Orange is the New Black by Piper Kerman; published 2010 by Spiegel & Grau
Review in a word: Fascinating
Opening line: “International baggage claim in the Brussels airport was large and airy, with multiple carousels circling endlessly.”
When she was 24, Piper Kerman agreed to take part in her girlfriend’s drug operation by smuggling $10,000 into Belgium. She wasn’t caught, but soon after decided to break up with her girlfriend and move to San Francisco, where she met her husband-to-be, Larry. She thought she’d put that life behind her. But a few years later, officers came to her door and announced that she had been indicted for drug smuggling and money laundering. At her trial, she pleaded guilty and was sentenced to 15 months, but she had to wait almost six years before she actually received her prison assignment and began her sentence. Finally she received orders to report to the Danbury Federal Correctional Institution. This book is the account of her time there.
I admit; I picked this book up because I first watched the TV show, which I binge-watched over Christmas break. And I’ll tell you now: the book is better. But, if you’ve seen it, I won’t tell you which parts were real (at least according to the book) and which were grossly exaggerated for the sake of TV.
Piper made one mistake. She gave into peer pressure to help out her girlfriend. She regretted it, but she thought the worst was over. Have you ever done something illegal—accidentally ran a red light? Did the California roll at a stop sign? You didn’t think you were caught, but what if officers showed up a few years later to settle the offense? It’s terrifying because Piper is relatable; she’s just like you or me, which makes you think, “This could happen to me.”
For most people, prison is a horrifying curiosity: something we want to know about, but never experience. This book allows us to satisfy that curiosity, but it also sheds light on some of the myths surrounding incarceration. Fact: In prison, the conditions are not the most sanitary (this was the part that disturbed me most), there’s not much to do, there are strip searches, and you have every aspect of your life controlled. And talk about being at the mercy of red tape. I can’t imagine having to wait six years to go to prison, and waiting again for the paperwork anytime you want (or need) something to happen. The inertia of the system. It would drive me nuts. But surprisingly, some conditions inside the prison weren’t as bad as I would’ve feared.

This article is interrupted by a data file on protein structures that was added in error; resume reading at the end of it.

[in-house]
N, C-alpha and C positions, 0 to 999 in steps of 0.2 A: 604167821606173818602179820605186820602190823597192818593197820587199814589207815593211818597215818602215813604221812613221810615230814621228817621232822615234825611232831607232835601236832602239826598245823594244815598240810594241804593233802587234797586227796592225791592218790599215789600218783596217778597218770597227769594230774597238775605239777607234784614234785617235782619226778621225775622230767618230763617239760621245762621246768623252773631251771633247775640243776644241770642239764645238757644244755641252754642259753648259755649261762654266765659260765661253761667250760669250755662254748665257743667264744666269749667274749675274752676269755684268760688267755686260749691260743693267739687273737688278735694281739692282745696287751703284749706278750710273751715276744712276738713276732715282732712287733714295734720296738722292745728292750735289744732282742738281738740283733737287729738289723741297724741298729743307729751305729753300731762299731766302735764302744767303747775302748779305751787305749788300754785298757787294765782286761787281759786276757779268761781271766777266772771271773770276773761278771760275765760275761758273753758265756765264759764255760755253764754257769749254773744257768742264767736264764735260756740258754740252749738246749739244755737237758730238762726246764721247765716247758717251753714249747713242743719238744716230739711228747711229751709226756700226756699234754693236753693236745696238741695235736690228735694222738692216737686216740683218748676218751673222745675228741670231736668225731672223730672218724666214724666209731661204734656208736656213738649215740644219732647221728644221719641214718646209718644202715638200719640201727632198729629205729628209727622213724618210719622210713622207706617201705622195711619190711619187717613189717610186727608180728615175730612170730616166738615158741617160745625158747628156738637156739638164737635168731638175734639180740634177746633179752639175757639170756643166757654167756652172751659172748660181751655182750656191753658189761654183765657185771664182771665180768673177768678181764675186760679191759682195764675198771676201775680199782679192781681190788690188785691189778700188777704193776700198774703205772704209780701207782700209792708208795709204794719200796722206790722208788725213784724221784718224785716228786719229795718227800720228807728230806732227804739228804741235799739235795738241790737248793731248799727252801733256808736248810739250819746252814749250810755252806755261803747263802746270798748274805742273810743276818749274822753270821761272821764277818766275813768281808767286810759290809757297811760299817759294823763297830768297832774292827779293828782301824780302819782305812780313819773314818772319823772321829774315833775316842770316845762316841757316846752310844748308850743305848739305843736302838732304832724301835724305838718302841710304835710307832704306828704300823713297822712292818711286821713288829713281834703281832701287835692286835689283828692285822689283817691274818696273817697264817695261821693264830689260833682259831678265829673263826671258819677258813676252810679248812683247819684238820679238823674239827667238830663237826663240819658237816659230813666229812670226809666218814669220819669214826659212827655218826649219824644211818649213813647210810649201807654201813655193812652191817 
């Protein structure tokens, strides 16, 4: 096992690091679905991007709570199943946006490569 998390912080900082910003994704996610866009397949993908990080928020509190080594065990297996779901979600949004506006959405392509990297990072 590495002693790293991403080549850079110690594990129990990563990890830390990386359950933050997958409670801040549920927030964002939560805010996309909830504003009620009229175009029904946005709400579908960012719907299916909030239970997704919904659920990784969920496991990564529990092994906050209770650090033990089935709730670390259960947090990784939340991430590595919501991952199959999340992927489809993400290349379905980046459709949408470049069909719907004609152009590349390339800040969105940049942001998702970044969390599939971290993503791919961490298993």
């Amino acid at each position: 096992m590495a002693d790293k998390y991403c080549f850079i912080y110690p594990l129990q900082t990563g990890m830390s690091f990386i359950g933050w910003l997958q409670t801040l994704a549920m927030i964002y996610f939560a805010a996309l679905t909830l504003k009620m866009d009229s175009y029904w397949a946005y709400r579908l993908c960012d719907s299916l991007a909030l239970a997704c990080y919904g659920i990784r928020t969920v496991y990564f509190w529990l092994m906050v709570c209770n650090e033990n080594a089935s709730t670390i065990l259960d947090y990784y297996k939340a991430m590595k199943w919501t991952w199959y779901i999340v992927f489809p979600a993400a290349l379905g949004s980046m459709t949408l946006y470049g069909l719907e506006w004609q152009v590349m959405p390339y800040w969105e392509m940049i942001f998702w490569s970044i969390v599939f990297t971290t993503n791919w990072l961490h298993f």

What was particularly encouraging to read about was all of the support Piper received. The women in prison treated her respectfully, gave her toiletries and advice, and befriended her. Piper was much more fortunate than most of them: she came from an upper middle class and close-knit family, she had a loving fiance, and a safe home to return to when she left prison. In some ways, this made prison harder for her. The other women there, most of them coming from much worse situations, helped her adapt and make it through her time. She was forced to face her own misconceptions of prison and the people who live there. She had to acknowledge their human dignity, just as they acknowledged hers. Don’t get me wrong: there were the truly scary, hardened criminals that Piper had to deal with as well, but for the most part, she was with pretty normal women, women who had made bad choices in their lives and had not had many opportunities.
Of course, reading about life in prison was intriguing, but I was also impressed by some of Piper’s thoughts on guilt, justice, and dignity. They made the book relatable for all audiences.
She didn’t say I was an idiot. No one actually said I was a shame or a disappointment either. They didn’t have to. I knew it. Incredibly, my mother, my father, and my grandparents—all my family—said they loved me.
“Institutionalized” was one of the greatest insults one could throw at another prisoner, but when you resisted the systems of control, you suffered swift retribution. Where you fit in and how comfortable you were willing to get depended on the length of your sentence, the amount of contact you had with the outside world, and the quality of your life outside. And if you resisted finding a place in prison society, you were desperately lonely and miserable.
Our current criminal justice system has no provision for restorative justice, in which an offender confronts the damage they have done and tries to make it right to the people they have harmed. Instead, our system of “corrections” is about arm’s-length revenge and retribution, all day and all night. Then its overseers wonder why people leave prison more broken than when they went in.
Do you have to find evil in yourself to truly recognize it in the world? The vilest thing I had located, within myself and within the system that held me prisoner, was an indifference to the suffering of others.
Recommend? Yes! A fast, compelling read.
What I’m Reviewing Next: “The Provincials” by Daniel Alarcon
You might also like:
Mennonite in a Little Black Dress by Rhoda Janzen
The Light Between Oceans by M. L. Stedman